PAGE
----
Little Dorrit

Considering the length of most Charles Dickens novels, it’s remarkable that we’ve found ways to abridge them into three hour plays and films. The University of Gloucestershire’s adaptation of Dickens’ classic Little Dorrit takes this one step further by managing to abridge the entire novel’s story to within an hour and five minutes. An impressive and admirable attempt that results in a well-directed and well-acted production.

The actors battle successfully with mouthfuls of Victorian exposition, making the complicated story surprisingly comprehensible

Little Dorrit tells the story of the Dorrit family, whose father is in debtor’s prison, with Amy “Little” Dorrit working to care for her father. Alongside this is the story of Arthur Clennam, who endeavours to help the Dorrit family out of its debt. With great costumes and sepia-tinted lighting, the play brings the Dickensian world to life, with its colourful characters and complicated storytelling. There’s also a musical element to the production, though I was disappointed to find that the songs were only sung at the beginning, middle and end of the show, rather than throughout, not making the most of some well-written lyrics and music. The underused sex-worker chorus are noticeably talented singers and provide one of the funnest parts of the play.

Nonetheless, this is a well-scripted piece, the actors battling successfully with mouthfuls of Victorian exposition, making the complicated story surprisingly comprehensible. There are moments of light and dark humour, and moments of genuine sadness and joy, all in a small amount of time. The scene of Arthur Clennam trying to make his way through the Circumlocution Office bureaucracy is particularly well-directed and funny. On the other hand, John Chivery’s story is genuinely affecting. Flora Finching’s scenes are a treat, being both funny and surprisingly mature in their treatment of the relationship between Arthur and Flora. The acting’s great throughout, the cast are enthusiastic and, though there are occasional stutters, this is understandable given how much information has to be expressed in so little time.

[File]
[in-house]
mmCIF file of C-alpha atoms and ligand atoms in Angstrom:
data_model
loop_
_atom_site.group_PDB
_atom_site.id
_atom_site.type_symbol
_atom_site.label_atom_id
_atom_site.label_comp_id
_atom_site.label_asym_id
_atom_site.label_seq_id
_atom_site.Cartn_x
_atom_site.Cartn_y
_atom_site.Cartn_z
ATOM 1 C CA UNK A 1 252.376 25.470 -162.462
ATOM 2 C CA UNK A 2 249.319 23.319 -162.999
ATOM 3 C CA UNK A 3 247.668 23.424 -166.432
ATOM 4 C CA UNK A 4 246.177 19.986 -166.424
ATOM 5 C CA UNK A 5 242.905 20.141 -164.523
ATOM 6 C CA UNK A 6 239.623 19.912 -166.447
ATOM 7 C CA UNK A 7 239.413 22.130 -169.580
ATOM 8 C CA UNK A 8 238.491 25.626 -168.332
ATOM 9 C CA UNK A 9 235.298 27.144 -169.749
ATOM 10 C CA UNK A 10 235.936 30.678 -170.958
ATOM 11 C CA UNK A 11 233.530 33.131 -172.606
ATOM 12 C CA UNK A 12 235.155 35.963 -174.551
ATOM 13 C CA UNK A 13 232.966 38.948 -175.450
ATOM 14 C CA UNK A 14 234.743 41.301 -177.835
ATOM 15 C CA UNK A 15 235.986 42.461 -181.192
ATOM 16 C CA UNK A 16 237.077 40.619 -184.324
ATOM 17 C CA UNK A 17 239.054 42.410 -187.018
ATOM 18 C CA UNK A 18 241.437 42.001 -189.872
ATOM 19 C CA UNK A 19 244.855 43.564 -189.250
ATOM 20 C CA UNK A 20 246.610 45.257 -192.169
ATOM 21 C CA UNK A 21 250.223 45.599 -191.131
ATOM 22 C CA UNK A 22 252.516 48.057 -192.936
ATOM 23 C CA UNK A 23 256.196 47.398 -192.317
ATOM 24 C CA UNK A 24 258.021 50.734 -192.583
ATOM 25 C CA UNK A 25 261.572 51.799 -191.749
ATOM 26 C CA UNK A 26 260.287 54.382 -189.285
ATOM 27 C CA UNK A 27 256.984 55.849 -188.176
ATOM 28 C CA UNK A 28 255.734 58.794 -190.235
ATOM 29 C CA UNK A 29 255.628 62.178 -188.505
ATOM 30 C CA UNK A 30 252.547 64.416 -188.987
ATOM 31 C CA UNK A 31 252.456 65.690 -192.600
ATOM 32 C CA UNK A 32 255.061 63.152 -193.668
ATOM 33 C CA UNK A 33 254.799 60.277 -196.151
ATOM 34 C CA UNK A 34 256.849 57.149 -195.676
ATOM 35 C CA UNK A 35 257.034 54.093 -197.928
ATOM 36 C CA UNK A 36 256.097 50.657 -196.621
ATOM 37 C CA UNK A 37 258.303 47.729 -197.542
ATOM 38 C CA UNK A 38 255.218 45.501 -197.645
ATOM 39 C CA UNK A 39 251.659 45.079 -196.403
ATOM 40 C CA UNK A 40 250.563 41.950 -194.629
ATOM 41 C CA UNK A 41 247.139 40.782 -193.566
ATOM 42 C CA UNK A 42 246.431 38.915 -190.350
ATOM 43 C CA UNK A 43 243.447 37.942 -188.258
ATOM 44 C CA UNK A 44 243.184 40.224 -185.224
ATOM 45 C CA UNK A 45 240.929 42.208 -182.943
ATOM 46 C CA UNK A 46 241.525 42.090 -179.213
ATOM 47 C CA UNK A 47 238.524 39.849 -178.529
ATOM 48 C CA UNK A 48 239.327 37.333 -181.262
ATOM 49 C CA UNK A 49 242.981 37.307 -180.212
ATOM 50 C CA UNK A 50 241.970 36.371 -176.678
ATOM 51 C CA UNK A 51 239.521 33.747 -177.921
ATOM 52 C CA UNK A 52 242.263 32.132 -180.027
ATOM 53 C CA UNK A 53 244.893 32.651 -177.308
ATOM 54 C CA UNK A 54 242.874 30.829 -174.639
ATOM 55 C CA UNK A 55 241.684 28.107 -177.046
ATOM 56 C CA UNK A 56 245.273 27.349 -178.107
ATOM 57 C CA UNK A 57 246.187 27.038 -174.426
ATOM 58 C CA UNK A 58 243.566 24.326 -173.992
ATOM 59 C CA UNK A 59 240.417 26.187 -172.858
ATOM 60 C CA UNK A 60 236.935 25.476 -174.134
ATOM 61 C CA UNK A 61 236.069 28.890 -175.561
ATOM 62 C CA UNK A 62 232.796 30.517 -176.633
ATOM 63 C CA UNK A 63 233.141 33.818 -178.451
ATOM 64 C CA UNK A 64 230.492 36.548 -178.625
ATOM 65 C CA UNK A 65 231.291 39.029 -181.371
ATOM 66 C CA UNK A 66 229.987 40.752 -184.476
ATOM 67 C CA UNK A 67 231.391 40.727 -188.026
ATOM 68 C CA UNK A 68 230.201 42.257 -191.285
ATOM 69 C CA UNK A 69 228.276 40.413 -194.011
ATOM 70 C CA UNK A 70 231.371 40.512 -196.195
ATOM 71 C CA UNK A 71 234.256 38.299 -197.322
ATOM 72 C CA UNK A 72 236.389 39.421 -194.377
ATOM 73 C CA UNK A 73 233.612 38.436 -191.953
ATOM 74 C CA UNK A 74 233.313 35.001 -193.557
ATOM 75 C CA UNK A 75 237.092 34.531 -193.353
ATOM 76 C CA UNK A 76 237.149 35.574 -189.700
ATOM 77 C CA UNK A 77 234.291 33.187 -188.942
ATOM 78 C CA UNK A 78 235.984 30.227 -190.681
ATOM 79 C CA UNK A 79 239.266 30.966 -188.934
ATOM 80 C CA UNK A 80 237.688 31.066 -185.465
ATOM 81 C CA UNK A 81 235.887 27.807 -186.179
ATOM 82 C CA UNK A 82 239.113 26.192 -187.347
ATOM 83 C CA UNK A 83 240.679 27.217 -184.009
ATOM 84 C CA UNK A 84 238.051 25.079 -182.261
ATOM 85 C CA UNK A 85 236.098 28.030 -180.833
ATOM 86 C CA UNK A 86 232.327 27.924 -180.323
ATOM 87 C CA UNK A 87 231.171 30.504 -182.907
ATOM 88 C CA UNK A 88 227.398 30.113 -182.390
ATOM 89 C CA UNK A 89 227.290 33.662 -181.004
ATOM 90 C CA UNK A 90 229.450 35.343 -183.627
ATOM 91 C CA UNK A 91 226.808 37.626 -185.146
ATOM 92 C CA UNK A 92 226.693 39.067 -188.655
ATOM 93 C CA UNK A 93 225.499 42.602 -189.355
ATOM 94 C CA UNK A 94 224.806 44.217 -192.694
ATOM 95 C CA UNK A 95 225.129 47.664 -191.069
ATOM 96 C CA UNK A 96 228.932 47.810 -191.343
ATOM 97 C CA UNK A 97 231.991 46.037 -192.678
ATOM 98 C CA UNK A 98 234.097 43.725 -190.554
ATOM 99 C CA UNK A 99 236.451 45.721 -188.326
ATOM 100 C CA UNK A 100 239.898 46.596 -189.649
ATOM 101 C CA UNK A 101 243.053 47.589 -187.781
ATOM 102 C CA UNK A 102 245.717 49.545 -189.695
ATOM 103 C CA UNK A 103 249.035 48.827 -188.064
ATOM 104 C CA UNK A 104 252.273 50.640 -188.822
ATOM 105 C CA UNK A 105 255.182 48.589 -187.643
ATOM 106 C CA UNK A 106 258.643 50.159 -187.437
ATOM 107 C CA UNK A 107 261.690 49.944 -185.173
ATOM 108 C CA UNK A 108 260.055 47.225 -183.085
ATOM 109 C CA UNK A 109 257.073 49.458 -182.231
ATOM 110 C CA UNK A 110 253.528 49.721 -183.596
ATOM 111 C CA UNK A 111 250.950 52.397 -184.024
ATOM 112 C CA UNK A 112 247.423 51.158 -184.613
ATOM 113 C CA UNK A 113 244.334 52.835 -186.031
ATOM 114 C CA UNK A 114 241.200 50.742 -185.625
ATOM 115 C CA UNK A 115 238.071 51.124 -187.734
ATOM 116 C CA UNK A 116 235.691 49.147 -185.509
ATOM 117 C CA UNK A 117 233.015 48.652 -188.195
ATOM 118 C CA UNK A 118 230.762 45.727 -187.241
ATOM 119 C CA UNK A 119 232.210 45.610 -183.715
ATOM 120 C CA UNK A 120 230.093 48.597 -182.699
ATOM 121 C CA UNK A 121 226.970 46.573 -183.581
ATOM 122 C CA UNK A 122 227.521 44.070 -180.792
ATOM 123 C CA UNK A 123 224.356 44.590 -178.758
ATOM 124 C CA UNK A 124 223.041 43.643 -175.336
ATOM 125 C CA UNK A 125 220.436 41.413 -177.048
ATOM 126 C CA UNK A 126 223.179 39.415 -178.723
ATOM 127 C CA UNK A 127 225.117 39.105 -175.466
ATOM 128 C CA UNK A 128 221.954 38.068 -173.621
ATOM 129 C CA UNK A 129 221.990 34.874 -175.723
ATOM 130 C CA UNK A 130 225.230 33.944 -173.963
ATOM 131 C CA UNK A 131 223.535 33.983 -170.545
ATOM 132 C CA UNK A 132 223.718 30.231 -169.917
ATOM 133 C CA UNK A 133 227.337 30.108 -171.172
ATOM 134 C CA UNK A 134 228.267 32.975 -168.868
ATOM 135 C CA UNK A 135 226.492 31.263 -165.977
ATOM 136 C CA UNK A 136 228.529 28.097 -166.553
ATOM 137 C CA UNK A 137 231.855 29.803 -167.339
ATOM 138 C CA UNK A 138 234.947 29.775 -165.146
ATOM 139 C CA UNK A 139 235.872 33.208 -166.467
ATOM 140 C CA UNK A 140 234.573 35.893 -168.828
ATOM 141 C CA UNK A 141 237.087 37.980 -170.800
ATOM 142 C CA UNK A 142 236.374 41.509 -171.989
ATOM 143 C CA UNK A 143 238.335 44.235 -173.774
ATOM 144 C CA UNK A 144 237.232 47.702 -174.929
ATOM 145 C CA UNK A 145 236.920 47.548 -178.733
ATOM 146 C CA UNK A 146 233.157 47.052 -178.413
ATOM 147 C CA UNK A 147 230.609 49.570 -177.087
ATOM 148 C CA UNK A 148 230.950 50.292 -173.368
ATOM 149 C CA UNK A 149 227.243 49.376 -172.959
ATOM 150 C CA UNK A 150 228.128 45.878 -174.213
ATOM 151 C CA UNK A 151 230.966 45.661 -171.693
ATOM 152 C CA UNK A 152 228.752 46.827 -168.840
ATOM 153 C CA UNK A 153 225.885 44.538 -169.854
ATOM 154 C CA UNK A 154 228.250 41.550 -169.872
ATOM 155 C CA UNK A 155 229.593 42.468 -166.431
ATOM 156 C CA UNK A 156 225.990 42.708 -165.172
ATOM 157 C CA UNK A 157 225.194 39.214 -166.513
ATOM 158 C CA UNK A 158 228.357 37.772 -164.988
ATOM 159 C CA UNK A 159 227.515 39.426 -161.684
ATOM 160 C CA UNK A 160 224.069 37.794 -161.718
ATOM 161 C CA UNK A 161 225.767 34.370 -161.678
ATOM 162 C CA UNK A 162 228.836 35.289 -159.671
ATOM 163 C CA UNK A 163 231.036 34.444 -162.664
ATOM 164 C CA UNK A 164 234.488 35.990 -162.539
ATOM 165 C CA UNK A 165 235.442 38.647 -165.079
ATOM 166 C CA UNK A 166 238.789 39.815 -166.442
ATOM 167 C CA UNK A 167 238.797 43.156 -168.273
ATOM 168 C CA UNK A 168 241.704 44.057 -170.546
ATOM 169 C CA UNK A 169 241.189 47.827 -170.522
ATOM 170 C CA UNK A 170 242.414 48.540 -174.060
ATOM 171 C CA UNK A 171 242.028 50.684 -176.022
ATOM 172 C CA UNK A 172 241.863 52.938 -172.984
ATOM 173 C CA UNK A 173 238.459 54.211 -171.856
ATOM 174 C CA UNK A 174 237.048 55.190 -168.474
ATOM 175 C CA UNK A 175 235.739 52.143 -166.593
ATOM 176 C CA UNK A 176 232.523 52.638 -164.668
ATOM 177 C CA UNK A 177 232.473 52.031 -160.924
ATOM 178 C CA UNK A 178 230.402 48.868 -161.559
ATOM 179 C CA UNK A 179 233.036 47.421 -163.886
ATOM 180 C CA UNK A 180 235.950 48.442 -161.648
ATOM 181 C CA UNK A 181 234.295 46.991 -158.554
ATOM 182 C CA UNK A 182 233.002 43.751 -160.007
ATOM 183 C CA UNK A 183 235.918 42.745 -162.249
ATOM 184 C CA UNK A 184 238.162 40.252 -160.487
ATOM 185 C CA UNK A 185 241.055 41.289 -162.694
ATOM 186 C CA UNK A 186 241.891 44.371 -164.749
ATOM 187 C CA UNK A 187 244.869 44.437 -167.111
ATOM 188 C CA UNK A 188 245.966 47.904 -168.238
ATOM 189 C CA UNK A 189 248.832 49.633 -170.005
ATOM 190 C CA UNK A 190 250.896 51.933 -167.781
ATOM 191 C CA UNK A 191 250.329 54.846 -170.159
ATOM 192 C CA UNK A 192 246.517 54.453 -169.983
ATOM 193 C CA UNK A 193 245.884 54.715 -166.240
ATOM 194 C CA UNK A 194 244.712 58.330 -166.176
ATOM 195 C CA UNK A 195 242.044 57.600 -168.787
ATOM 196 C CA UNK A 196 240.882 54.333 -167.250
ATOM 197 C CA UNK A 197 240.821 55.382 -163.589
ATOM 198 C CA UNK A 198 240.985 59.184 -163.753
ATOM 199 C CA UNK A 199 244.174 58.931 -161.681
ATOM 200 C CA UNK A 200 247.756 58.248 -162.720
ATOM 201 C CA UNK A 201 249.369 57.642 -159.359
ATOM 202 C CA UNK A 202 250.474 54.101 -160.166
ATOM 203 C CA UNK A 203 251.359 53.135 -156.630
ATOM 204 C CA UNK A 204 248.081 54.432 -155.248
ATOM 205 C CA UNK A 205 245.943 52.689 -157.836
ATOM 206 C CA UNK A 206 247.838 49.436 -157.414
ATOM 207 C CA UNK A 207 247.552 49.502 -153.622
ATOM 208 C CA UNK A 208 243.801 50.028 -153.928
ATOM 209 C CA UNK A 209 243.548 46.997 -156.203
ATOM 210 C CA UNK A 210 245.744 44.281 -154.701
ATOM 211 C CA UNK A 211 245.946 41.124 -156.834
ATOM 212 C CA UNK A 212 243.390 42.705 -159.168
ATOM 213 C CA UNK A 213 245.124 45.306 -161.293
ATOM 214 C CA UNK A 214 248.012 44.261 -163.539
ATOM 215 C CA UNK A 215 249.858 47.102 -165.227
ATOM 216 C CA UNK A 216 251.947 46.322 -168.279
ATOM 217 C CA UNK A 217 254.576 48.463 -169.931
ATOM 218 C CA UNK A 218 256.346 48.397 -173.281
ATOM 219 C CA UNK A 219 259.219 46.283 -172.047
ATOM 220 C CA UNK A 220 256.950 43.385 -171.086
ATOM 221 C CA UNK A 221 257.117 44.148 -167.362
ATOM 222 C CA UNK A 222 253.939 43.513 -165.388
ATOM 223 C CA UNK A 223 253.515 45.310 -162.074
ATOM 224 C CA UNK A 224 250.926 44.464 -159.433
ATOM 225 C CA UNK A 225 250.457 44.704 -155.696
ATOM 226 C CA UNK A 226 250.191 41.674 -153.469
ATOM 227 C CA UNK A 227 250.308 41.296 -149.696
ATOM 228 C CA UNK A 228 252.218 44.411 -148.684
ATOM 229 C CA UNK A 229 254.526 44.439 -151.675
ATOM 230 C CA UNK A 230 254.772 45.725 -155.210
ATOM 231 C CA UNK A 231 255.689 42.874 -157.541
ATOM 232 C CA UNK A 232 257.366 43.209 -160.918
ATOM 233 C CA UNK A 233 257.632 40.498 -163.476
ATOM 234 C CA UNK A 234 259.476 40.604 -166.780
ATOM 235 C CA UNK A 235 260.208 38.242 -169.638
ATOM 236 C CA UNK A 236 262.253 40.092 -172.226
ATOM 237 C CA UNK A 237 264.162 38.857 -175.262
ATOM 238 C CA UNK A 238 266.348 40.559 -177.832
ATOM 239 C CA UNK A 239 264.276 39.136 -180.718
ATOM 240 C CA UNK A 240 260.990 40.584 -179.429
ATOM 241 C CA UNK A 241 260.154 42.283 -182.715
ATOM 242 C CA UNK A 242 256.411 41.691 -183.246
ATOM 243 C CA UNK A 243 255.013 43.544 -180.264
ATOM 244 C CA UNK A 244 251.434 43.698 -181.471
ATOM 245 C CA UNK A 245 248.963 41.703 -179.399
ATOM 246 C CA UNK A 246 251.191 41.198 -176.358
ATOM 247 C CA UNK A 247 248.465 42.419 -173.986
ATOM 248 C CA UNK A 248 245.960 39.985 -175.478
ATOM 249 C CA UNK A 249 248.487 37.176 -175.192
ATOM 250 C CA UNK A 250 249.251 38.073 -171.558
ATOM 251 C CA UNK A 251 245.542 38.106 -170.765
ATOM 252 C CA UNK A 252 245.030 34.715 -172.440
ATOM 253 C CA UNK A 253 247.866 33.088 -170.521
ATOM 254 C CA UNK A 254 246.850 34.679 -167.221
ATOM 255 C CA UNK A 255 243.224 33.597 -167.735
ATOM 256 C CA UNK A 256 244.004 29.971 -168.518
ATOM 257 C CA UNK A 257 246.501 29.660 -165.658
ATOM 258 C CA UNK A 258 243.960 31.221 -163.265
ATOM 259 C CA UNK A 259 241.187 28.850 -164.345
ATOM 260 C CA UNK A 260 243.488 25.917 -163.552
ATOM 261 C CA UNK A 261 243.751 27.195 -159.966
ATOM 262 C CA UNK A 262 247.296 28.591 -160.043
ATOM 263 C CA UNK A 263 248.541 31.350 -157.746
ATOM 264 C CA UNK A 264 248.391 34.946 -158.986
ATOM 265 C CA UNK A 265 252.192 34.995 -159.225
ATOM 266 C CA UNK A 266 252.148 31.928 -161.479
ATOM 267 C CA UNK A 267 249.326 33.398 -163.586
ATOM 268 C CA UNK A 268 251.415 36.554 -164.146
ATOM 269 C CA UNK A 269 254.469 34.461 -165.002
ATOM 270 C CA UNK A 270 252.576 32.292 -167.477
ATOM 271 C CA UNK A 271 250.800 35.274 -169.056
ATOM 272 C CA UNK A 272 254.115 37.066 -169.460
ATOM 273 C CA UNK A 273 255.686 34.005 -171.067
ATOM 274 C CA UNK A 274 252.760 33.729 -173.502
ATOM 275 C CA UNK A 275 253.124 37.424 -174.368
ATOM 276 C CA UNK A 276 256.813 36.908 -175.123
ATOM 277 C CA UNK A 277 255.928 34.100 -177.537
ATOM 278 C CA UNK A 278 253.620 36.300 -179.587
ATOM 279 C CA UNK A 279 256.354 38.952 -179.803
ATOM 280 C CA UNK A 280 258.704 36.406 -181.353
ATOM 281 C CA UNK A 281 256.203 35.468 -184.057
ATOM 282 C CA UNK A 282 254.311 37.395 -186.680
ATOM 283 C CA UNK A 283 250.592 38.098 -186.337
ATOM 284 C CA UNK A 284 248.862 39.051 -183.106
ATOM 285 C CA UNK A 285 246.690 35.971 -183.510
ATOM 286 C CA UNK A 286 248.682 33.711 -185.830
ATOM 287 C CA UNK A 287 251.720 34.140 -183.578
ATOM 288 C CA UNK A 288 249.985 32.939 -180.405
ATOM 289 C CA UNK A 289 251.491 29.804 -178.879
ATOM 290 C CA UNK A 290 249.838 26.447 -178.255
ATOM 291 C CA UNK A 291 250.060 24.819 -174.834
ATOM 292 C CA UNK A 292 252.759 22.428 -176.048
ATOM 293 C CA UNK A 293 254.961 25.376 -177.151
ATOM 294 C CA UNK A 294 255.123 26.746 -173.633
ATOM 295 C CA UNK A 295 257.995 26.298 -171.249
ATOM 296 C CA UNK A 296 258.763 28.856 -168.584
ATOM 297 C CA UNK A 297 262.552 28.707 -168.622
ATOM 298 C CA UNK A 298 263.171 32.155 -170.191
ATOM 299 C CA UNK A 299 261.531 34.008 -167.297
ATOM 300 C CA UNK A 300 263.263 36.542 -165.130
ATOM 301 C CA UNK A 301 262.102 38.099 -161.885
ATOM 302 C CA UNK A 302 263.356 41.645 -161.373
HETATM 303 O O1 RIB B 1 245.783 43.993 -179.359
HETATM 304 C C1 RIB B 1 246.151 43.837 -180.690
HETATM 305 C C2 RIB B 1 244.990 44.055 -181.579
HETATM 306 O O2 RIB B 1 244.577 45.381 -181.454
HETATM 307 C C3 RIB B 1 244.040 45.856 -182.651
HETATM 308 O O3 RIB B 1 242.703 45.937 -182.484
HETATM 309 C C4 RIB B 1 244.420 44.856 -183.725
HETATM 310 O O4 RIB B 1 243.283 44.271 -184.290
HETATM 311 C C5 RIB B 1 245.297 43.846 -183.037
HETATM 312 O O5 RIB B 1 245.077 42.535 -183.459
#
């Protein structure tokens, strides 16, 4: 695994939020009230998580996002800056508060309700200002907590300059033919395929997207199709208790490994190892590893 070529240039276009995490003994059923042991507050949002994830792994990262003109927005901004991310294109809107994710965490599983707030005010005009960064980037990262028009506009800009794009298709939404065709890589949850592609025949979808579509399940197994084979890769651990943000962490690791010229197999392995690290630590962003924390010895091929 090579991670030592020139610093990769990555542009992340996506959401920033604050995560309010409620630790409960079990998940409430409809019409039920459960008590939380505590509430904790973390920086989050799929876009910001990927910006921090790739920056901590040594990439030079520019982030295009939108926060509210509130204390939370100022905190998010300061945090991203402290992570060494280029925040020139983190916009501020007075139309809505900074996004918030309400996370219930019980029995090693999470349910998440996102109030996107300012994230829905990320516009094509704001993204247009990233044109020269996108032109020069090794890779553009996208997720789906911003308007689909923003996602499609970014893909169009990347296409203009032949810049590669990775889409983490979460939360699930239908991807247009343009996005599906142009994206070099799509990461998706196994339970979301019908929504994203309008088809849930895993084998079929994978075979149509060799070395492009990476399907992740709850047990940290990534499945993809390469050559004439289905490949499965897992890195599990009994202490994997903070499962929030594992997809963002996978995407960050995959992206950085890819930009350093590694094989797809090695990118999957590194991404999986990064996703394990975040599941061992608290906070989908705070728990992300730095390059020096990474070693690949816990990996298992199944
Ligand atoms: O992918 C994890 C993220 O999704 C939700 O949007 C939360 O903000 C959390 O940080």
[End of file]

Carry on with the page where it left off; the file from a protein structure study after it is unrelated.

Sometimes the play loses focus a little as it tries to cover several sub-plots at once, and it proves a little difficult keeping up with all the different characters and stories, but, in true Dickensian fashion, it all wraps up neatly at the end. An entertaining and thorough adaptation, this is a play well worth seeing for its performances and high production value.

Reviews by Euan Brook

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The Blurb

An original adaptation of Dickens' heart-warming story about Amy 'Little' Dorrit and her devotion to her father William Dorrit, who languishes in the debtors prison. The arrival of Arthur Clennam and a pocket watch with the words Do Not Forget written inside symbolises a new beginning for the Dorrit family and the uncovering of family secrets. Featuring authentic songs and music written by David Last and adapted by Sue Colverd, this performance is directed by Karen Benjamin and performed by Gloucestershire University Drama and Performing Arts Students.

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